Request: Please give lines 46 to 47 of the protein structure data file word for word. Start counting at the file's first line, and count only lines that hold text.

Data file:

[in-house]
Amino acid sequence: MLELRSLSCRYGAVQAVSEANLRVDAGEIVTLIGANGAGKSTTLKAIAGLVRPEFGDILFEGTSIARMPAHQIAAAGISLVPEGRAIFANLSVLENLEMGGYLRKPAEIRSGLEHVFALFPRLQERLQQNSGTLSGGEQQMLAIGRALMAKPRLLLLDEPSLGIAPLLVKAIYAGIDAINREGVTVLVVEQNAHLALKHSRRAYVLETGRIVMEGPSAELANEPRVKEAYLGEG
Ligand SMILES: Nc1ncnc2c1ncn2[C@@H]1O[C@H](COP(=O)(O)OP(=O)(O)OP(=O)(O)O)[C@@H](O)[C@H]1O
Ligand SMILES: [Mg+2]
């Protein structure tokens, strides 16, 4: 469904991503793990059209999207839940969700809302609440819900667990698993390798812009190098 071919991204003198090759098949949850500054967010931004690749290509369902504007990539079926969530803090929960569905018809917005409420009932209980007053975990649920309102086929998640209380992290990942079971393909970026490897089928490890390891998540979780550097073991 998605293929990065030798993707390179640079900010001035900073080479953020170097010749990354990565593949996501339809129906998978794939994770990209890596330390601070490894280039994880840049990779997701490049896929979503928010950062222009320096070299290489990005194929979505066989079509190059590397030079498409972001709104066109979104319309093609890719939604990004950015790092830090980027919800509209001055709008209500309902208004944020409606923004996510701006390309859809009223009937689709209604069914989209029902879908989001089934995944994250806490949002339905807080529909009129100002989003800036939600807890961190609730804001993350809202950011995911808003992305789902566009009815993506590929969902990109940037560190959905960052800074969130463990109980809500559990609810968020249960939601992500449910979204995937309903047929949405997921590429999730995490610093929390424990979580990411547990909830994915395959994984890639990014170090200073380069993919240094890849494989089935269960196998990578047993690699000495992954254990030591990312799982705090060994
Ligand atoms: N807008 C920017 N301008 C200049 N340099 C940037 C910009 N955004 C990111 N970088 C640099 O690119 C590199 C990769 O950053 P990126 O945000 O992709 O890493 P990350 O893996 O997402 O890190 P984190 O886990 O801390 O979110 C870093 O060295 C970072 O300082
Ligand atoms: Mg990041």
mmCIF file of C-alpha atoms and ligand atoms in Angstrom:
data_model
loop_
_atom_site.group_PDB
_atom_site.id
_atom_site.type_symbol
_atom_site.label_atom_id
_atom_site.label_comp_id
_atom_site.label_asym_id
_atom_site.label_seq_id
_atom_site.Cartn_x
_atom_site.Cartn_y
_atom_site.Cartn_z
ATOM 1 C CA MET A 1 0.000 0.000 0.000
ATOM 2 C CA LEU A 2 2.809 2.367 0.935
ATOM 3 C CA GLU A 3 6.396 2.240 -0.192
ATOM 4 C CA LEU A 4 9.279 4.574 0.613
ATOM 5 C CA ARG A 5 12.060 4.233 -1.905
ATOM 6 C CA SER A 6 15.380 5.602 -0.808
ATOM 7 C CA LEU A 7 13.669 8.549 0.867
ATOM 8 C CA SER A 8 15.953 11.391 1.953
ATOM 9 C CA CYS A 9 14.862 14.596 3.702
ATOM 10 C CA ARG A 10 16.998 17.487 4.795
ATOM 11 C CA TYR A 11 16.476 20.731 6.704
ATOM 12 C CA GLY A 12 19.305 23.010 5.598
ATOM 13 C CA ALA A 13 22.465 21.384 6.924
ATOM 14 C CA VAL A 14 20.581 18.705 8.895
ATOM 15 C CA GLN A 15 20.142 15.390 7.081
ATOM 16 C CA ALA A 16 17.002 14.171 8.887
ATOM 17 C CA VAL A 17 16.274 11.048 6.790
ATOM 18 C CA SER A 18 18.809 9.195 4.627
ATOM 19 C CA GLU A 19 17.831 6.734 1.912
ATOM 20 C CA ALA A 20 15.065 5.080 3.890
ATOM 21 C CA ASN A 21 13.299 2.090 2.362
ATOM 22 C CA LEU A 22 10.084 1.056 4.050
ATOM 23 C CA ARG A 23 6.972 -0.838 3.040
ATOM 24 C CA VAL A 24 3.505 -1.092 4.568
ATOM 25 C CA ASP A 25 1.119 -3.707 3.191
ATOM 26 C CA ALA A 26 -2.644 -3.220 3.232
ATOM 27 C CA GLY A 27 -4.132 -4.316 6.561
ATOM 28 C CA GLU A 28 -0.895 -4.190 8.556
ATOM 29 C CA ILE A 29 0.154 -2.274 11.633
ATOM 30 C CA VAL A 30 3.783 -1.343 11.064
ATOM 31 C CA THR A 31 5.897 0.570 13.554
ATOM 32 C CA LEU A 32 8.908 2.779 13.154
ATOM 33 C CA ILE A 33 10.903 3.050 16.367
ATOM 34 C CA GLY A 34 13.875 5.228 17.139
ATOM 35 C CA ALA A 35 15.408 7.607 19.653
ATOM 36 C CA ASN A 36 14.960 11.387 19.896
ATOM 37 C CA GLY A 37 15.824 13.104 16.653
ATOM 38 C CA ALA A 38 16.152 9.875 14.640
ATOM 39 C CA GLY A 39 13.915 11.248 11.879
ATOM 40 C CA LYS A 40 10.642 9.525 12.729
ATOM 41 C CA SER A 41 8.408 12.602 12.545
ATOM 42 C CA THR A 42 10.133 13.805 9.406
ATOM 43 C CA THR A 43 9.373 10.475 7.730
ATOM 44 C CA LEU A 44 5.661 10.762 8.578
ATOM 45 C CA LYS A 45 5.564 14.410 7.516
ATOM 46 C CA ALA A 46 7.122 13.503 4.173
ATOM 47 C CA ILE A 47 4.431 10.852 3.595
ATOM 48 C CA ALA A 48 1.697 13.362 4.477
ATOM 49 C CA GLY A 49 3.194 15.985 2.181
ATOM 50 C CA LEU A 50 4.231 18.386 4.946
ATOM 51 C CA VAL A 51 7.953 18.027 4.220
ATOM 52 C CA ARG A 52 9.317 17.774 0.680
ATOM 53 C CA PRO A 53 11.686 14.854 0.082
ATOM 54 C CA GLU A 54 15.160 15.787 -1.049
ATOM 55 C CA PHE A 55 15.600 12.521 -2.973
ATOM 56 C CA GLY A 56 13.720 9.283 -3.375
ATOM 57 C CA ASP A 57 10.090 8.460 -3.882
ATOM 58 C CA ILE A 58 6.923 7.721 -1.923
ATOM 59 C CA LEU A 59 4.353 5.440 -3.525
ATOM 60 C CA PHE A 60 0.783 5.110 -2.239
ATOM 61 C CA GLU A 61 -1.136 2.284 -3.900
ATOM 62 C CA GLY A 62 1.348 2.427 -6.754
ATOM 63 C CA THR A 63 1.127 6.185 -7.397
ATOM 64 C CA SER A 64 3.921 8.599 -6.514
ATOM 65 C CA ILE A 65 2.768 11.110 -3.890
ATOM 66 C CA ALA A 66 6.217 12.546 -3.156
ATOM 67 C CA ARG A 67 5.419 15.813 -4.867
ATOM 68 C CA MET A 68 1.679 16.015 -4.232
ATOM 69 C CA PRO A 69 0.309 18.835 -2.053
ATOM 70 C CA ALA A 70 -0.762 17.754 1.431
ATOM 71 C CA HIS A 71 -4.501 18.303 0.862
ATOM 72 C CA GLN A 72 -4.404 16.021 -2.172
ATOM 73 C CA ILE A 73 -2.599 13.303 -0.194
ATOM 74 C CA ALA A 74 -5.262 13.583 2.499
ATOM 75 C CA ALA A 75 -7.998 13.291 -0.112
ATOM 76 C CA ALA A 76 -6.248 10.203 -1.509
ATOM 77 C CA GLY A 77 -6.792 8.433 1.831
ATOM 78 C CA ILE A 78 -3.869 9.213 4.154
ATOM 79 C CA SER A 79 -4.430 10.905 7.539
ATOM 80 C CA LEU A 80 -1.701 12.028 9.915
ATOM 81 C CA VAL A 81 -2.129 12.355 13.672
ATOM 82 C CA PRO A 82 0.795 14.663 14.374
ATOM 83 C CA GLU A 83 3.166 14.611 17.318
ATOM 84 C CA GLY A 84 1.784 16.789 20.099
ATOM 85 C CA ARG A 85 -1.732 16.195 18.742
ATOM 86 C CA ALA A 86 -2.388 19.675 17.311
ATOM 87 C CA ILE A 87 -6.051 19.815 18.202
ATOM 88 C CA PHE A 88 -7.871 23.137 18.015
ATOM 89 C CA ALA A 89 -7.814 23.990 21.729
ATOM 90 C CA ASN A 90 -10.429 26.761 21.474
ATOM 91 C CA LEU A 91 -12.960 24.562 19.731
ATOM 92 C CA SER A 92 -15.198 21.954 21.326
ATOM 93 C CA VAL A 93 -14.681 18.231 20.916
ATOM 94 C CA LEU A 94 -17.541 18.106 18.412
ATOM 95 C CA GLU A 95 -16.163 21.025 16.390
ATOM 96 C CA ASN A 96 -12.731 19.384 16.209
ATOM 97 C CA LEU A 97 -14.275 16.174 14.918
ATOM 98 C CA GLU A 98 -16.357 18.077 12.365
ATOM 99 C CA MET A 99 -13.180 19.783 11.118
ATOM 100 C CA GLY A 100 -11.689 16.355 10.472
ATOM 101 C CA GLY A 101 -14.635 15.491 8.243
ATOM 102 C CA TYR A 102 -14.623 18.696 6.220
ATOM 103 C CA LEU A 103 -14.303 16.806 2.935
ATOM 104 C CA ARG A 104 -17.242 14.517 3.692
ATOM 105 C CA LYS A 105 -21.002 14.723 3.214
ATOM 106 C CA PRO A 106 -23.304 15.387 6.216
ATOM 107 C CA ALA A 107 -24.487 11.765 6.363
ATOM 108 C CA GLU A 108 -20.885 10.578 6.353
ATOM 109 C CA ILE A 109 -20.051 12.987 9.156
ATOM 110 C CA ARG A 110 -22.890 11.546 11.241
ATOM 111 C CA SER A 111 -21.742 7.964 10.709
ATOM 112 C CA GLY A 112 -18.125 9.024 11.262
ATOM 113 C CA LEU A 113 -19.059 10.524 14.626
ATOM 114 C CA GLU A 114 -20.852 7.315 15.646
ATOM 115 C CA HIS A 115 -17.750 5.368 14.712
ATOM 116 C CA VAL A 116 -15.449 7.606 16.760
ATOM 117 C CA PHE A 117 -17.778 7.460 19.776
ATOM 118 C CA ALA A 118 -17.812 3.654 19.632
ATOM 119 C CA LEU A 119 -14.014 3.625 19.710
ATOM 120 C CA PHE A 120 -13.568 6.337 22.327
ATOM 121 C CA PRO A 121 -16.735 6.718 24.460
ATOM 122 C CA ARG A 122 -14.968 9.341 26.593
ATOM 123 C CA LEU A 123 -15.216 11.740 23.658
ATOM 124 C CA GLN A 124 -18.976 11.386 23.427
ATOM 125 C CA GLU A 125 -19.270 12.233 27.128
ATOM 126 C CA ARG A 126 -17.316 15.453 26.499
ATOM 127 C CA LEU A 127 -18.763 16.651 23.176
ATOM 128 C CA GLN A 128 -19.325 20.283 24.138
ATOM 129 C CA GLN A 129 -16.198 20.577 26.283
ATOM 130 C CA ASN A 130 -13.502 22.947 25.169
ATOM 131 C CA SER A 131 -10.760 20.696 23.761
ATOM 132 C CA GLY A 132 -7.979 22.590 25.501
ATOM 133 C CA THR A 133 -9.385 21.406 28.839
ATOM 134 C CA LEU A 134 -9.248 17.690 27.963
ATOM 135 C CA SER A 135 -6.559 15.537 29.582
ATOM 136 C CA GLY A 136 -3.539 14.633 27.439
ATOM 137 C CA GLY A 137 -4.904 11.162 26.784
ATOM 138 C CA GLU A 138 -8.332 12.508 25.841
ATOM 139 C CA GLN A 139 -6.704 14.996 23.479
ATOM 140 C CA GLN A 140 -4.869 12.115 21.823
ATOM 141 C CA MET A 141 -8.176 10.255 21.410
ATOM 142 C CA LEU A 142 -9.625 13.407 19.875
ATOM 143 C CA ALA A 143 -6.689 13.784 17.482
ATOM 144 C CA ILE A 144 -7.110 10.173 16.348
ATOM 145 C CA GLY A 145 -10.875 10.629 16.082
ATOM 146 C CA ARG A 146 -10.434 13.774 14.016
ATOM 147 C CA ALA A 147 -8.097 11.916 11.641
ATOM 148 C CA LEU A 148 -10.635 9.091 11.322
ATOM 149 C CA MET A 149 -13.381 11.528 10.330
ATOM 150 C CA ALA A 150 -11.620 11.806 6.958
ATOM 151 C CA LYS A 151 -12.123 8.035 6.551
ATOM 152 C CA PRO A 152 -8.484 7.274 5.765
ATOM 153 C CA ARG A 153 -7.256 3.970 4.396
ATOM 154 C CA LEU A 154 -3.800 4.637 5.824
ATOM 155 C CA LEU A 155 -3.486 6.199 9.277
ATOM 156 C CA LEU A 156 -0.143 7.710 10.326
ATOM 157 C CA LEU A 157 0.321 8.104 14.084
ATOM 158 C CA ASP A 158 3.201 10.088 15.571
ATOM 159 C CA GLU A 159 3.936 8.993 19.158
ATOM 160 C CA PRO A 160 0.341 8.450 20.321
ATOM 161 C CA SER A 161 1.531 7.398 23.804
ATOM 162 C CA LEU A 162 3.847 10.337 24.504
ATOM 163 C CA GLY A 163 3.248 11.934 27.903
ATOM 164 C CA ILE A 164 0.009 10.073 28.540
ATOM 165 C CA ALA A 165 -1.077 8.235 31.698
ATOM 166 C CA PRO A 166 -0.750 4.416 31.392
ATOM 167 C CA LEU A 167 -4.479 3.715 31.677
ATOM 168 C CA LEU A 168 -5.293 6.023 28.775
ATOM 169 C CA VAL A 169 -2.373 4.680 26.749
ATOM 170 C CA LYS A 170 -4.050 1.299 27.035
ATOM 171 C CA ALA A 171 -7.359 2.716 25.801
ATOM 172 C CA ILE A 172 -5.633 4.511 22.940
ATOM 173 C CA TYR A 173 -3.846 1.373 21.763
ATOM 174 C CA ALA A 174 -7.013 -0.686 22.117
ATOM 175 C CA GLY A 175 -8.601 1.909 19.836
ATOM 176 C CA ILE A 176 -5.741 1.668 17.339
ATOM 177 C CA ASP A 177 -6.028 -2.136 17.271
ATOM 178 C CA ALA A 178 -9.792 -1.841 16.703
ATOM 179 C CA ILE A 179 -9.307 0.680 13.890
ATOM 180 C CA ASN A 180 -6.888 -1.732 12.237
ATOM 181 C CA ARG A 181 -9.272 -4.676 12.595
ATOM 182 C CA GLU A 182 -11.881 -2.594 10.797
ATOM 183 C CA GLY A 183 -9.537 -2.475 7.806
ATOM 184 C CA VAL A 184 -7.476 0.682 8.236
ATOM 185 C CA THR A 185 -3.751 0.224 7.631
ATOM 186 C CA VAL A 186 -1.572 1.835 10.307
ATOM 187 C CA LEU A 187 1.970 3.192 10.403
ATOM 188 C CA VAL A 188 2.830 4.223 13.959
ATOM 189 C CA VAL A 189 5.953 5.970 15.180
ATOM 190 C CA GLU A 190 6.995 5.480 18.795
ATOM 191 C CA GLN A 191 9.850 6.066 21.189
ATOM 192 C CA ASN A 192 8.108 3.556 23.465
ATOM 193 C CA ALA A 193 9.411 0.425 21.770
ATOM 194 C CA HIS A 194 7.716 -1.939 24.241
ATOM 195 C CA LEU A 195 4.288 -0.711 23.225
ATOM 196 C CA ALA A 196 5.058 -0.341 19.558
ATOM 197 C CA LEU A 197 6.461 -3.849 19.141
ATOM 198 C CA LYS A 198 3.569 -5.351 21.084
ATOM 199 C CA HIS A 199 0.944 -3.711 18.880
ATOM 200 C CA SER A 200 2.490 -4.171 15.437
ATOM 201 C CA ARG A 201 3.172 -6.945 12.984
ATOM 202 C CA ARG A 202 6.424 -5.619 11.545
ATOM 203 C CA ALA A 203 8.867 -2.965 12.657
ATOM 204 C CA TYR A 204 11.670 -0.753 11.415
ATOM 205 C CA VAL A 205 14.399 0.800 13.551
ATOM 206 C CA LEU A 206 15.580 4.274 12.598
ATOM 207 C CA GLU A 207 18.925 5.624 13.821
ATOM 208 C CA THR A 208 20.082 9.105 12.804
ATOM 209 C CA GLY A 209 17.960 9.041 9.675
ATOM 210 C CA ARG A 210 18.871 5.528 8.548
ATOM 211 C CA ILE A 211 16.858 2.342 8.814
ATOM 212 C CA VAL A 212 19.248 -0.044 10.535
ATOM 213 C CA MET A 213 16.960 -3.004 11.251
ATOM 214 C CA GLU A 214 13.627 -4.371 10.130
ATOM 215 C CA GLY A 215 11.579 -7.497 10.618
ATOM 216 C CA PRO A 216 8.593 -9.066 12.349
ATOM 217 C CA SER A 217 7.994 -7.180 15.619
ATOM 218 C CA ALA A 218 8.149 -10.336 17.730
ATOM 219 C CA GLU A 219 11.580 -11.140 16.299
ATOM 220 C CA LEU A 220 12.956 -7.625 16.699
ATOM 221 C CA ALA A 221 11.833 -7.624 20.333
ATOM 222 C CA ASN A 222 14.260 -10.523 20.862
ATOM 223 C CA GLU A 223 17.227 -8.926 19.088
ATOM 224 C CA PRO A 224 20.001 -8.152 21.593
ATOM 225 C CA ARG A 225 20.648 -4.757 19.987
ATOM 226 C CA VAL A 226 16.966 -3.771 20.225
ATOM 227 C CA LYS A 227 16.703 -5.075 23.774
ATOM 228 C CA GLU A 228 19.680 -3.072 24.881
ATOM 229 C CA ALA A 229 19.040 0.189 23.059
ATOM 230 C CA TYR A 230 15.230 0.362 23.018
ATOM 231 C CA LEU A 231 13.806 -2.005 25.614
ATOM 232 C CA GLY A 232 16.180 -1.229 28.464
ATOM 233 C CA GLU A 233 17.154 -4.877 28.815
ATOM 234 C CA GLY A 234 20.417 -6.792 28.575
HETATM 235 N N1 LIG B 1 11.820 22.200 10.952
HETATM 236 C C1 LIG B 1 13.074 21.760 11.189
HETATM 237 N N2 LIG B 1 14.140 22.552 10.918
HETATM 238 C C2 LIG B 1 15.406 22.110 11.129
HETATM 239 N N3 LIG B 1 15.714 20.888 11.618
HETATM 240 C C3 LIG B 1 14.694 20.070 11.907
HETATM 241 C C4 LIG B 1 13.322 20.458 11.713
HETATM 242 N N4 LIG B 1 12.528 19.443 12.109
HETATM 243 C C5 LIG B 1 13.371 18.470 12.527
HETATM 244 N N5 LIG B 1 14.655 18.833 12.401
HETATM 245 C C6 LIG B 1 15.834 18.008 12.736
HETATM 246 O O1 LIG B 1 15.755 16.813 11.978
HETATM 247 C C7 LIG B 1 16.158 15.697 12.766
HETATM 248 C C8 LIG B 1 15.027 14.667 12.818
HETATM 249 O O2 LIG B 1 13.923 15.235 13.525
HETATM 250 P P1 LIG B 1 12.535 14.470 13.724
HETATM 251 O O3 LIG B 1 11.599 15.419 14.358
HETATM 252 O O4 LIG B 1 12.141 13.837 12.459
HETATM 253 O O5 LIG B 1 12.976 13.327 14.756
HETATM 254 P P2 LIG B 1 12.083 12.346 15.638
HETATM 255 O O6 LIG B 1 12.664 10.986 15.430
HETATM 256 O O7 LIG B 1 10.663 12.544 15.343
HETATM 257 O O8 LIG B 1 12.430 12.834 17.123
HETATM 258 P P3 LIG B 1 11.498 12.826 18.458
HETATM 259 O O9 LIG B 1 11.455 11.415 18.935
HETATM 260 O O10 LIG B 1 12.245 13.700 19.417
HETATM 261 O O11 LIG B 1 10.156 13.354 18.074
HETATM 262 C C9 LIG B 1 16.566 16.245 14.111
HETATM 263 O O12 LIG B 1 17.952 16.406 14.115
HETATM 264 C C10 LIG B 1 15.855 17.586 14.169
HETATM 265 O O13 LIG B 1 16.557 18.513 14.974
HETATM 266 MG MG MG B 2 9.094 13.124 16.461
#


ATOM 26 C CA ALA A 26 -2.644 -3.220 3.232
ATOM 27 C CA GLY A 27 -4.132 -4.316 6.561